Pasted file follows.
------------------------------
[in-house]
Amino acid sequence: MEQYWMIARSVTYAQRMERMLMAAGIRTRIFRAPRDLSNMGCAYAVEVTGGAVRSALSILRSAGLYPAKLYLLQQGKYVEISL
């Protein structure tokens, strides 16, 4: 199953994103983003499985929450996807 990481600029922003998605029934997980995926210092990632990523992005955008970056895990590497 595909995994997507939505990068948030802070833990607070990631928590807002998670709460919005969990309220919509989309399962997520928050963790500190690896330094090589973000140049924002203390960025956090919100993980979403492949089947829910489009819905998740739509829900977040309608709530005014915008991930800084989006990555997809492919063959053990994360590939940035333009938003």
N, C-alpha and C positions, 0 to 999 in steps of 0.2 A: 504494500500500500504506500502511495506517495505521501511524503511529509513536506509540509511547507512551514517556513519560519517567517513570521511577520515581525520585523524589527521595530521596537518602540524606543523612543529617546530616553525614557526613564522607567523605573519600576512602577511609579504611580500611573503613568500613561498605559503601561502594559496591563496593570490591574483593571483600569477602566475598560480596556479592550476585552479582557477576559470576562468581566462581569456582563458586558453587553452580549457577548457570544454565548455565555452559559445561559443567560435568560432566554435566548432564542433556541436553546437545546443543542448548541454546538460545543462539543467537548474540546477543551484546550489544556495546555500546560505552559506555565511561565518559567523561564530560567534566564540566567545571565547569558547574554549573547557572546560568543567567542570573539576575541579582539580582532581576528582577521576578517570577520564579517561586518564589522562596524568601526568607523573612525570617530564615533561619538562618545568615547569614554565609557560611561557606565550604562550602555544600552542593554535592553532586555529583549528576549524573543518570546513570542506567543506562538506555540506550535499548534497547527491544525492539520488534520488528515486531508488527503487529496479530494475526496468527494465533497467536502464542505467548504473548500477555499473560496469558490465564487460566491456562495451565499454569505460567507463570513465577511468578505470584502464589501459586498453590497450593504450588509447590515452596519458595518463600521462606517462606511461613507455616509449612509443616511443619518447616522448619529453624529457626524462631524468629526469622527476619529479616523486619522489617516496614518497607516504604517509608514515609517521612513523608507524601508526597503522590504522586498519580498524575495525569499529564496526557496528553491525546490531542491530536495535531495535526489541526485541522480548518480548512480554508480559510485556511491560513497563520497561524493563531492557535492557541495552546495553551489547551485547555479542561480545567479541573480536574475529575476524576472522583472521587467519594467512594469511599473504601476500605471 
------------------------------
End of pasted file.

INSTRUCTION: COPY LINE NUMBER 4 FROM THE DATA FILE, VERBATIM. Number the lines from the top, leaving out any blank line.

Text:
N, C-alpha and C positions, 0 to 999 in steps of 0.2 A: 504494500500500500504506500502511495506517495505521501511524503511529509513536506509540509511547507512551514517556513519560519517567517513570521511577520515581525520585523524589527521595530521596537518602540524606543523612543529617546530616553525614557526613564522607567523605573519600576512602577511609579504611580500611573503613568500613561498605559503601561502594559496591563496593570490591574483593571483600569477602566475598560480596556479592550476585552479582557477576559470576562468581566462581569456582563458586558453587553452580549457577548457570544454565548455565555452559559445561559443567560435568560432566554435566548432564542433556541436553546437545546443543542448548541454546538460545543462539543467537548474540546477543551484546550489544556495546555500546560505552559506555565511561565518559567523561564530560567534566564540566567545571565547569558547574554549573547557572546560568543567567542570573539576575541579582539580582532581576528582577521576578517570577520564579517561586518564589522562596524568601526568607523573612525570617530564615533561619538562618545568615547569614554565609557560611561557606565550604562550602555544600552542593554535592553532586555529583549528576549524573543518570546513570542506567543506562538506555540506550535499548534497547527491544525492539520488534520488528515486531508488527503487529496479530494475526496468527494465533497467536502464542505467548504473548500477555499473560496469558490465564487460566491456562495451565499454569505460567507463570513465577511468578505470584502464589501459586498453590497450593504450588509447590515452596519458595518463600521462606517462606511461613507455616509449612509443616511443619518447616522448619529453624529457626524462631524468629526469622527476619529479616523486619522489617516496614518497607516504604517509608514515609517521612513523608507524601508526597503522590504522586498519580498524575495525569499529564496526557496528553491525546490531542491530536495535531495535526489541526485541522480548518480548512480554508480559510485556511491560513497563520497561524493563531492557535492557541495552546495553551489547551485547555479542561480545567479541573480536574475529575476524576472522583472521587467519594467512594469511599473504601476500605471 